Towards an EU sustainable future: the missing sense of urgency

Luc Bas, Director of the European Regional office, speaking at the Public hearing on the EU Reflection Paper ‘Towards a Sustainable Europe by 2030’ using the SDG wedding cake to show that the biosphere is the foundation of sustainable development.

Towards an EU sustainable future: the missing sense of urgency

The recent European Commission’s reflection paper ‘A sustainable Europe by 2030’ outlines three possible scenarios, however “a fourth scenario, the one of urgency, is missing” said Luc Bas, Director of the European Regional Office speaking at a Public hearing organised by the European Economic and Social Committee (EESC) in Brussels on 27 February.

Towards an EU sustainable future: the missing sense of urgency Photo: Twitter, EESC Sustainable Development

Taking UN’s Sustainable Development Goals (SDGs) as a guide, the paper outlines three scenarios to work towards sustainability:

  1. An overarching European SDGs strategy to guide all actions by the EU and Member States
  2. Continued mainstreaming of the SDGs in all relevant EU policies by the Commission, but not enforcing Member States actions
  3. Putting enhanced focus on external action while consolidating current sustainable ambition at EU level

The NAT Section (Section on Agriculture, Rural Development and the Environment) of the EESC debated the EU Reflection Paper and the way forward with representatives from the EU institutions and civil society stakeholders. While there was consensus that scenario 1 is the best way forward with a transition that is inclusive and comprehensive, it will take time to develop and implement an overarching European SDGs strategy, thus participants argued for direct action in tandem, for which elements from scenario 2 and 3 could be used.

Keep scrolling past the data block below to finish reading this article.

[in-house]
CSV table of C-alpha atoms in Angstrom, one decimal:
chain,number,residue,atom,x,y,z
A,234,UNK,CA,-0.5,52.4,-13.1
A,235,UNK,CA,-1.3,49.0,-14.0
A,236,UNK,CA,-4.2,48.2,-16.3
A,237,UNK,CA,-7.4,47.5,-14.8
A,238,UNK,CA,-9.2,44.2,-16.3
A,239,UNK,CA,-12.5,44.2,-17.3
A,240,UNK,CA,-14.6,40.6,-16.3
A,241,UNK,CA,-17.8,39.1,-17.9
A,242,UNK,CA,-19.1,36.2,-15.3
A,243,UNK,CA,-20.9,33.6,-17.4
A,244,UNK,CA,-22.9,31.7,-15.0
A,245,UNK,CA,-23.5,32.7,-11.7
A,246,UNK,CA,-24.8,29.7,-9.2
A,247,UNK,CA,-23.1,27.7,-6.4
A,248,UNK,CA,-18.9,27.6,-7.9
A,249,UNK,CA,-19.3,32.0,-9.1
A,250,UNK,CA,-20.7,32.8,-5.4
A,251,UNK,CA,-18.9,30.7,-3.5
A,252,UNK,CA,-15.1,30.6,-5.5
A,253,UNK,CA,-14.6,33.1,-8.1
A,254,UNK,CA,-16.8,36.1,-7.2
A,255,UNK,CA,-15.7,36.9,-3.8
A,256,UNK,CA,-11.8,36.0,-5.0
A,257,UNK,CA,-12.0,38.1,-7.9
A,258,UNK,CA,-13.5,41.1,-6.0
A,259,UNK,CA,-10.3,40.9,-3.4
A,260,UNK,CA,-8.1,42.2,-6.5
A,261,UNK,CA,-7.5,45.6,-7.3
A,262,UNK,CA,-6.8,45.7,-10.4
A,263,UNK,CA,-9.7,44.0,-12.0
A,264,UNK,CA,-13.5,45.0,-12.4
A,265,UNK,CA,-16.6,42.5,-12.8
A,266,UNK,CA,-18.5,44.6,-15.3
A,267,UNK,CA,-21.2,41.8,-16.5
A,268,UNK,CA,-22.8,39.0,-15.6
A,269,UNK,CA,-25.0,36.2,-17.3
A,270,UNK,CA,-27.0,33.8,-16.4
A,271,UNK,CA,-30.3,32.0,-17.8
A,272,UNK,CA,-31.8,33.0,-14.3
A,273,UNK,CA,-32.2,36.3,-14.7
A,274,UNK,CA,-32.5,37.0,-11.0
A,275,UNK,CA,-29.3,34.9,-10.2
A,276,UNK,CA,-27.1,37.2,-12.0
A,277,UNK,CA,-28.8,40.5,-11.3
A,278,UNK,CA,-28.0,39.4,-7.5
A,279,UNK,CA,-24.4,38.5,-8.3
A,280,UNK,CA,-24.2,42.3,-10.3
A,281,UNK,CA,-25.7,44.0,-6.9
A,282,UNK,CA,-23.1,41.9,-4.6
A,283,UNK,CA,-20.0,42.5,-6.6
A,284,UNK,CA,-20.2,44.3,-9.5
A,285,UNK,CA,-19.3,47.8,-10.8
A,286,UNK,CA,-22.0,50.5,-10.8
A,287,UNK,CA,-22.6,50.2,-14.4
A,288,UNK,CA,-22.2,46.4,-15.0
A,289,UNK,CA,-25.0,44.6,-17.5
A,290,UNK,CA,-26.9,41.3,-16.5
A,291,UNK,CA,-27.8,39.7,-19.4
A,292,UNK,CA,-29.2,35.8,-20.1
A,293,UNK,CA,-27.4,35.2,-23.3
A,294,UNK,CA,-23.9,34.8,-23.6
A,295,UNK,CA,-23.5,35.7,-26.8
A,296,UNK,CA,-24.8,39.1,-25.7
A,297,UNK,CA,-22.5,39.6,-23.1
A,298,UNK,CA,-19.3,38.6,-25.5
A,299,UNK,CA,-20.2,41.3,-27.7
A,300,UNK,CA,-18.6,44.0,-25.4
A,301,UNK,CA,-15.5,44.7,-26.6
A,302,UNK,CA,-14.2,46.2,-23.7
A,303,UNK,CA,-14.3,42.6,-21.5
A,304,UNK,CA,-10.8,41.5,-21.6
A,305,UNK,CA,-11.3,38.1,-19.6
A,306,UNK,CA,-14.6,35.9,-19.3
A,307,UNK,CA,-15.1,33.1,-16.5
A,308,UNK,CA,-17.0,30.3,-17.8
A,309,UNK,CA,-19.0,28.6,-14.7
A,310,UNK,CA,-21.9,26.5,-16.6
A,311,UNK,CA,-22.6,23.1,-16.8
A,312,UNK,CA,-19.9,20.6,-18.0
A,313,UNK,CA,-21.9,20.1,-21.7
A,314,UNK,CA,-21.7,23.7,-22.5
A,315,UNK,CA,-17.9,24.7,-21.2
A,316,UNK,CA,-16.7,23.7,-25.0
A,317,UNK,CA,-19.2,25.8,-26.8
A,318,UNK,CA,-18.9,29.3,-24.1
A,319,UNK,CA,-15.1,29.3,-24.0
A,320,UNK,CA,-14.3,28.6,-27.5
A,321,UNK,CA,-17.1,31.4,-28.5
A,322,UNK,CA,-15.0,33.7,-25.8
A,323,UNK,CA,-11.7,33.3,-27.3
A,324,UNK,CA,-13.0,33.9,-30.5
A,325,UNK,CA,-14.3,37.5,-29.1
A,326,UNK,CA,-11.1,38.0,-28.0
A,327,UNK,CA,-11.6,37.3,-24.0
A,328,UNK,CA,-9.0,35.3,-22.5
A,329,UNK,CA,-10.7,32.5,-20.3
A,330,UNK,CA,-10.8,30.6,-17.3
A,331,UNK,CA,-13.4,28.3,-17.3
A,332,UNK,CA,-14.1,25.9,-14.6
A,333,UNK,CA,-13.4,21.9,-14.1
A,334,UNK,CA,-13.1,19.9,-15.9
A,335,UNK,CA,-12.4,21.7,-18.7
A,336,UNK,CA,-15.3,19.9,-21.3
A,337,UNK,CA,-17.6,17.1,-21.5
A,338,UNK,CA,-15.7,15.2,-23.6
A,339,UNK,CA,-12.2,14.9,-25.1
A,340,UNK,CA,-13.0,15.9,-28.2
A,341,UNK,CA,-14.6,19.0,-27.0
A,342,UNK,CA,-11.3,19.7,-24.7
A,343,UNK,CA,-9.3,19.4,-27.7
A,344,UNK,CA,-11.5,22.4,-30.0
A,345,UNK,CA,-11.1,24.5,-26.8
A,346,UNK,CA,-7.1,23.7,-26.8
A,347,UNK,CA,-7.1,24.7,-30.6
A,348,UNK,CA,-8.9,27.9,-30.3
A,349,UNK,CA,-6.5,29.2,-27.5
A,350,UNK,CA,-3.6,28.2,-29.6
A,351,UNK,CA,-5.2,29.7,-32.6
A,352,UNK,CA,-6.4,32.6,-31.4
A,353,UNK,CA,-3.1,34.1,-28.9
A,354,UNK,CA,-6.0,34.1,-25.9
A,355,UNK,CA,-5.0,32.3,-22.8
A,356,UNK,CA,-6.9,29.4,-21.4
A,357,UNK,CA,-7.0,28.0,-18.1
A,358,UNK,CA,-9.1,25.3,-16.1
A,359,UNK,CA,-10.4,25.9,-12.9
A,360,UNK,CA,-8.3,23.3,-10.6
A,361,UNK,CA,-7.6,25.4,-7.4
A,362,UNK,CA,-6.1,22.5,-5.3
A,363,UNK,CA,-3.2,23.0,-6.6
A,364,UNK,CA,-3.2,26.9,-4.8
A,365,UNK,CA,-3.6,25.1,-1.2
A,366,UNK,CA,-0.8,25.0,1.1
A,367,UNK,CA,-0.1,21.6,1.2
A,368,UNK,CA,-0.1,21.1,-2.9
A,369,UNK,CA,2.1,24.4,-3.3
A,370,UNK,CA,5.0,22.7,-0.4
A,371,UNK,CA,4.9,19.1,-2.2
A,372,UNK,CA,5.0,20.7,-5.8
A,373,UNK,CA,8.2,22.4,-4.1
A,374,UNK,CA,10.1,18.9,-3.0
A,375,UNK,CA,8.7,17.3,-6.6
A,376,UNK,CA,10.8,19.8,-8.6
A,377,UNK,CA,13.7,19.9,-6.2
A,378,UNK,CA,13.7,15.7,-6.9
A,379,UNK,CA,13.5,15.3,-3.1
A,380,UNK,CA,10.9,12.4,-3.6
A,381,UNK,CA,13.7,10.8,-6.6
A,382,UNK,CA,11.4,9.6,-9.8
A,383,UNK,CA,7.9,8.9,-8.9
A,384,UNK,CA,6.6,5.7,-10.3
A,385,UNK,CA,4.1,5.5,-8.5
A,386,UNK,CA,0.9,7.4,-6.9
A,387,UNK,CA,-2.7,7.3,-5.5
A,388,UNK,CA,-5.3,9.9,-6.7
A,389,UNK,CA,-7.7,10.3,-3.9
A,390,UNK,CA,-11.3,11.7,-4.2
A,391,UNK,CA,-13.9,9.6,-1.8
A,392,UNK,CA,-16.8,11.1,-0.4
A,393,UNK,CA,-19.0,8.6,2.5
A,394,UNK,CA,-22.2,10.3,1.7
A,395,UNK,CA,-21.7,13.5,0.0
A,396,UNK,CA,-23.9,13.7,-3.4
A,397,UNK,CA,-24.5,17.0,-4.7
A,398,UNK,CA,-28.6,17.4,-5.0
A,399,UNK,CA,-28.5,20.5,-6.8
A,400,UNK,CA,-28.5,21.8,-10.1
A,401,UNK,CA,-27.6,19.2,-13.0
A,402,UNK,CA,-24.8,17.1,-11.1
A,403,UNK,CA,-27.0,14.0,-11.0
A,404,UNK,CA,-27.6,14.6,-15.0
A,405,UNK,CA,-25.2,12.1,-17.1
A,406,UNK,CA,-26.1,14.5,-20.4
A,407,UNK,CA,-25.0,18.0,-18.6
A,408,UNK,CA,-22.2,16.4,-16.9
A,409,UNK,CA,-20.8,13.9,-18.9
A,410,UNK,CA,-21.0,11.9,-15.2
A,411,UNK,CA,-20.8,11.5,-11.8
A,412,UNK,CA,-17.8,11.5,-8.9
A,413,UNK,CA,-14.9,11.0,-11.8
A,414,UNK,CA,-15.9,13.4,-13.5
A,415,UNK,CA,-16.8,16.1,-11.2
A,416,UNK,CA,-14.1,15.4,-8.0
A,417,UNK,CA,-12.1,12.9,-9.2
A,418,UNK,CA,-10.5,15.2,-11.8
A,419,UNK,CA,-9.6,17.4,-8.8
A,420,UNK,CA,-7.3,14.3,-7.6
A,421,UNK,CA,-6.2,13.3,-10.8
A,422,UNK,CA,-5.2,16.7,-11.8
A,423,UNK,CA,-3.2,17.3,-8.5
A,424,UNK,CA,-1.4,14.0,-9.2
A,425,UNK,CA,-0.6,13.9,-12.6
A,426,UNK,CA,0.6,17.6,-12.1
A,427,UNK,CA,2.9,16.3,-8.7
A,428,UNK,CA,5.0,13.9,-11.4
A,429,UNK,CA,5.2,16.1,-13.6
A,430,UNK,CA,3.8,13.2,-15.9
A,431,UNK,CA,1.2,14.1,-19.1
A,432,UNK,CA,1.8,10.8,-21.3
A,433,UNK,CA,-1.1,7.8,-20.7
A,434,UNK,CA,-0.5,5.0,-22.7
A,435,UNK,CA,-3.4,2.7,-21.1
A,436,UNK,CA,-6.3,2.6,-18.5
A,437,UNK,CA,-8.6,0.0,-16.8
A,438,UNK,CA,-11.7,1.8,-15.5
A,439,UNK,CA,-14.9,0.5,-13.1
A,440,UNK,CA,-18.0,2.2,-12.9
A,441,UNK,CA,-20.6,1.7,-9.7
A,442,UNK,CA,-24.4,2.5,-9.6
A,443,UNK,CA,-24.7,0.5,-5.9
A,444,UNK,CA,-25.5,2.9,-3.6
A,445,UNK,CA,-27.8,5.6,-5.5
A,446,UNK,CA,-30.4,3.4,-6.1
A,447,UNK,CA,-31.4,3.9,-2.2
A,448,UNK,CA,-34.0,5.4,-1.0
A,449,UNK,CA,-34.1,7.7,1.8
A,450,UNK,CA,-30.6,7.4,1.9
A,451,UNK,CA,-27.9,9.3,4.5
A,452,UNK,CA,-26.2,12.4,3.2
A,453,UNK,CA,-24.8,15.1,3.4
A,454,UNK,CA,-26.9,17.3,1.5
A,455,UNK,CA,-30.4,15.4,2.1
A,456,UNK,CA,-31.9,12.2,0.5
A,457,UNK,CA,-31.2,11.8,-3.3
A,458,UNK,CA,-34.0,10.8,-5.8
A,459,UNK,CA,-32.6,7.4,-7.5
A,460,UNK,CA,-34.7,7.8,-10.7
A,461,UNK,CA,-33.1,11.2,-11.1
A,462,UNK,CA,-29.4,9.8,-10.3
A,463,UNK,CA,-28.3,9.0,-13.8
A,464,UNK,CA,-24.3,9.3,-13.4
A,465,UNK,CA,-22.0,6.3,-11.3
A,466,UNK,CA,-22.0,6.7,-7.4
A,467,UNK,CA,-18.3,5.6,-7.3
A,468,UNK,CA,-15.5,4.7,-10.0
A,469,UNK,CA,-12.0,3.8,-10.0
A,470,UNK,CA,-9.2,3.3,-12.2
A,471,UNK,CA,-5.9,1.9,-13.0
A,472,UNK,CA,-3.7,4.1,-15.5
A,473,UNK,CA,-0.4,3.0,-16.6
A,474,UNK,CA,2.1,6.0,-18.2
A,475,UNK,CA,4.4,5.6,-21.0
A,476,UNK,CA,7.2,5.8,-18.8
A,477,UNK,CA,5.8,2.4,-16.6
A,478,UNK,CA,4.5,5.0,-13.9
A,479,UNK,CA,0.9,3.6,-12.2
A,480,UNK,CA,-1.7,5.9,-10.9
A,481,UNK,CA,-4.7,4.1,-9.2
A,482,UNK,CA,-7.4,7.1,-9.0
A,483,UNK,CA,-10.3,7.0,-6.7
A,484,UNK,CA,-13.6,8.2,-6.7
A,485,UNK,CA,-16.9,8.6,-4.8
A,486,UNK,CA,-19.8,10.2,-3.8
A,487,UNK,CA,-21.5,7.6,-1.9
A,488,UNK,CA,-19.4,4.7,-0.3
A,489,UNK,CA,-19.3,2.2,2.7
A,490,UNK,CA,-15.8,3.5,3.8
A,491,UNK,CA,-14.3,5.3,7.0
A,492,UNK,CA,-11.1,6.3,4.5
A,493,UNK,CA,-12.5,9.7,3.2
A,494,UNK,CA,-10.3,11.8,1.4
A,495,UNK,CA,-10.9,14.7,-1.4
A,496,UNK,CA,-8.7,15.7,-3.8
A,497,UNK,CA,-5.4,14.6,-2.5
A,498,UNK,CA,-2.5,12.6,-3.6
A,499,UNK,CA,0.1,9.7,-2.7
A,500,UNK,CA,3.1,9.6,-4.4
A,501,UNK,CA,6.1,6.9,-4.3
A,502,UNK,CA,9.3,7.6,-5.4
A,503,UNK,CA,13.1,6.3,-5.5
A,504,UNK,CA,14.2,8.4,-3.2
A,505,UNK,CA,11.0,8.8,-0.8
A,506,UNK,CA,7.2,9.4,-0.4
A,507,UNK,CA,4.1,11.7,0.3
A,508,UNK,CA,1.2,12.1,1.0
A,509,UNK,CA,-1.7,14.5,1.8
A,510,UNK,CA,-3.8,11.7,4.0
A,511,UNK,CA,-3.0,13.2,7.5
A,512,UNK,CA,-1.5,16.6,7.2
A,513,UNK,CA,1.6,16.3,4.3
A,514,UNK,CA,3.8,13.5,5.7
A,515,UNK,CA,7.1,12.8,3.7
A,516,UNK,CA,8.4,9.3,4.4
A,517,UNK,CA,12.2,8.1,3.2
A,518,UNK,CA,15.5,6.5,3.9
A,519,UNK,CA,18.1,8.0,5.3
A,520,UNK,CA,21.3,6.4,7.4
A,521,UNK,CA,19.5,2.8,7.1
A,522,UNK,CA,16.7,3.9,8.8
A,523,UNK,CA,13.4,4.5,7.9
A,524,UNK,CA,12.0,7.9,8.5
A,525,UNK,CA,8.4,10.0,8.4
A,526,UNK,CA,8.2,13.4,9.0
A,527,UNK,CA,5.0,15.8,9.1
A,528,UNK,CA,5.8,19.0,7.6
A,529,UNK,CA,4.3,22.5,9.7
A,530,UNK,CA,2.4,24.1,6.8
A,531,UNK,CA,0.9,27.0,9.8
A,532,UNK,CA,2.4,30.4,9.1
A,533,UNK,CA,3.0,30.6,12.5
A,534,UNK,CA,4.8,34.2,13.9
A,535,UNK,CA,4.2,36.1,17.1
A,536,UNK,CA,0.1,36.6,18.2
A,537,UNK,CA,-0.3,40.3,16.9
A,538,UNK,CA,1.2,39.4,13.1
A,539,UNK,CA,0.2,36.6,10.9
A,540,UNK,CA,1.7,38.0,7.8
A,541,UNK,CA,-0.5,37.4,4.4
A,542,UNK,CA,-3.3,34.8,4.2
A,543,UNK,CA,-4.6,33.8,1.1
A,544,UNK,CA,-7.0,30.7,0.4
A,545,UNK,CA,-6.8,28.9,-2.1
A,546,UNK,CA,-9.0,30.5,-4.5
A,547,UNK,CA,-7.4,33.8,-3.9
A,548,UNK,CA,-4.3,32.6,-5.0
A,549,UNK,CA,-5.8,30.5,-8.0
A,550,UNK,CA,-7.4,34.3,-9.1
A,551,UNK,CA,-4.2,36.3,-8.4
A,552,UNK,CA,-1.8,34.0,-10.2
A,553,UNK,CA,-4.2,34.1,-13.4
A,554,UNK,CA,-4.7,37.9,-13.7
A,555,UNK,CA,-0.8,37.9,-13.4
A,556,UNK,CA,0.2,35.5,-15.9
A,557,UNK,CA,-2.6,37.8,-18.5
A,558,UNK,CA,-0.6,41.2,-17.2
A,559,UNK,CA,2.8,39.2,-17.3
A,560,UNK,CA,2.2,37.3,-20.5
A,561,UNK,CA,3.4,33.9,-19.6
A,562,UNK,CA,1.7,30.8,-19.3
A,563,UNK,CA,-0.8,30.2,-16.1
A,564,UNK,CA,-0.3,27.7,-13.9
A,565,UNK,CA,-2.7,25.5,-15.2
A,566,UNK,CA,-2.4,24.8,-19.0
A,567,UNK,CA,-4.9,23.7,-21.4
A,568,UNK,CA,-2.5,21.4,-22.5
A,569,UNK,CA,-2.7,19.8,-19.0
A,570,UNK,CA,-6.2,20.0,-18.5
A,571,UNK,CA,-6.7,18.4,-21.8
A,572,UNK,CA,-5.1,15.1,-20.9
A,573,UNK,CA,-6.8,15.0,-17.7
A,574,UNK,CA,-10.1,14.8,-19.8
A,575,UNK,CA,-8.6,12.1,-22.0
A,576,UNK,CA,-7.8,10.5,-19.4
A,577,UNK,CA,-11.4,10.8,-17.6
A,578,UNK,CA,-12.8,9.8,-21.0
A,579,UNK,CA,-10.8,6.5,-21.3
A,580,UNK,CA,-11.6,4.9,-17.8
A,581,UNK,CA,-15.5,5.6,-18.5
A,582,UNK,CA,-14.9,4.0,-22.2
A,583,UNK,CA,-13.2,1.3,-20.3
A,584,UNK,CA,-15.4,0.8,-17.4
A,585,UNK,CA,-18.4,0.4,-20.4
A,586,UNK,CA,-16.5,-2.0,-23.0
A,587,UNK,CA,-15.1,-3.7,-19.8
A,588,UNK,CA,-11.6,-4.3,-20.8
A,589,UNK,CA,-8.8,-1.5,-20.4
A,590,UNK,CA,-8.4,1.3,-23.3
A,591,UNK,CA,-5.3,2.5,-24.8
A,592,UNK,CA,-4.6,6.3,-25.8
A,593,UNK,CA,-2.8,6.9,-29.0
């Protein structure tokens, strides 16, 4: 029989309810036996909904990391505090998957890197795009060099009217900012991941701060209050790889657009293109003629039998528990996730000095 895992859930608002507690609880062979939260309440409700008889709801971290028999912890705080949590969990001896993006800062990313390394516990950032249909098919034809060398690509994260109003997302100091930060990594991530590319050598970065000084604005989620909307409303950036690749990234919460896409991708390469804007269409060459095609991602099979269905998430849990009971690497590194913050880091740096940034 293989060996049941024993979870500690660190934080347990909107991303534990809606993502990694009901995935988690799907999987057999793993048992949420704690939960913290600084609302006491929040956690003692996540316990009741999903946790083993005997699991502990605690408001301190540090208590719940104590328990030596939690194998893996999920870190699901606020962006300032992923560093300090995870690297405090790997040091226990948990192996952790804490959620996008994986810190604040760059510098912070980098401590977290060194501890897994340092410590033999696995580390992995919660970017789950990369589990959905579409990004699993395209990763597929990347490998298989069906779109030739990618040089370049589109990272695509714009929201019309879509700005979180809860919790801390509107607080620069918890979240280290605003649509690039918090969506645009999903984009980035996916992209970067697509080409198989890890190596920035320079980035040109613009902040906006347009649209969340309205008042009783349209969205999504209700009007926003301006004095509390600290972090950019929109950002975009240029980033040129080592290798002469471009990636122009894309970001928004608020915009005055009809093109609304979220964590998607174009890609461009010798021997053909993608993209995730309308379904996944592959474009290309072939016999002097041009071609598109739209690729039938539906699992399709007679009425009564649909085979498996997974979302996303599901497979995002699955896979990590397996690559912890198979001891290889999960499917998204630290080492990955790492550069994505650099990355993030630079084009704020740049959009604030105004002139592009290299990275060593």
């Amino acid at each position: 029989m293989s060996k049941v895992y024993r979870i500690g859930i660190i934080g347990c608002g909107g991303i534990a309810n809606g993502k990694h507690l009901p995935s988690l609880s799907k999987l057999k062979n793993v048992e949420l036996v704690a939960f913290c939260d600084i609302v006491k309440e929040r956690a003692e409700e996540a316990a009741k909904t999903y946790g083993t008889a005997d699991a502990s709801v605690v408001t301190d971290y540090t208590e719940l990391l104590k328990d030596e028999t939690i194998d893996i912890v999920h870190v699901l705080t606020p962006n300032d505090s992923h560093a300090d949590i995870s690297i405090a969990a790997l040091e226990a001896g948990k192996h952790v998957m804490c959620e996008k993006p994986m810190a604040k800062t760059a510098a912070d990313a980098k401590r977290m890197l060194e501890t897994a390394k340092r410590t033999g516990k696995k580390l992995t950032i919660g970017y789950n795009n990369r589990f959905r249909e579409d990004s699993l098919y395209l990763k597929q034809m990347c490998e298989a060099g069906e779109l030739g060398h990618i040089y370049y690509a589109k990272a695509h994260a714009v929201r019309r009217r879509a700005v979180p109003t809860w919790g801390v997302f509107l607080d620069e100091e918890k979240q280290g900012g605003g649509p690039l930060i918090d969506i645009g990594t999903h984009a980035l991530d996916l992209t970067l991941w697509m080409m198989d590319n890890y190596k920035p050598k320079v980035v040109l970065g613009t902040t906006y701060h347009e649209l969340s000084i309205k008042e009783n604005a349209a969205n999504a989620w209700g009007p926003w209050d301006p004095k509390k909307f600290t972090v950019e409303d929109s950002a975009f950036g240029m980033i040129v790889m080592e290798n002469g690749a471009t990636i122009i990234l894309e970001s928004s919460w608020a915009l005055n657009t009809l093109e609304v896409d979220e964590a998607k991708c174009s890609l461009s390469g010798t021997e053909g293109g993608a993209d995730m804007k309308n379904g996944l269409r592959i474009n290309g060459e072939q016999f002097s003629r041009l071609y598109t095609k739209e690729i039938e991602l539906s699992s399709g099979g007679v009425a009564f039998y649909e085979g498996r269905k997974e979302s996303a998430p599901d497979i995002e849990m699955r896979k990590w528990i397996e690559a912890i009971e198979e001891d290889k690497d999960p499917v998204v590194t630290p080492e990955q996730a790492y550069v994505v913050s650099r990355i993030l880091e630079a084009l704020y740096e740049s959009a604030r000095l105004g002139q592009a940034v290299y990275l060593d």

Furthermore, the reflection paper discusses that sustainable development ‘is a complex issue, but a simple concept’: it is about making sure that our economic growth allows us to maintain a model that is fair to all of society and operates within our planetary boundaries. “The economy should serve society and not the other way around”, said Luc Bas Director of the European Regional Office. As the SDG wedding cake shows (see picture), the biosphere forms the foundation of sustainable development and we need to value it in our financial and economic decision making accordingly. However, surprisingly, the reflection paper fails to emphasize the importance of well-functioning ecosystems in delivering the EU 2030 vision.

With his final words, Peter Schmidt (co-rapporteur of the opinion NAT/760 and President of the Sustainable Development Observatory) addressed that distribution is key to sustainable development. He referred back to the SDG wedding cake and pointed out we should be a family in which we all get a fair share of the cake, that is how we should share the world.

IUCN is an observer in the EU Multi-Stakeholder Platform for the implementation of the SDGs. The contribution of the EU Multi-Stakeholder Platform to the reflection paper can be found here.


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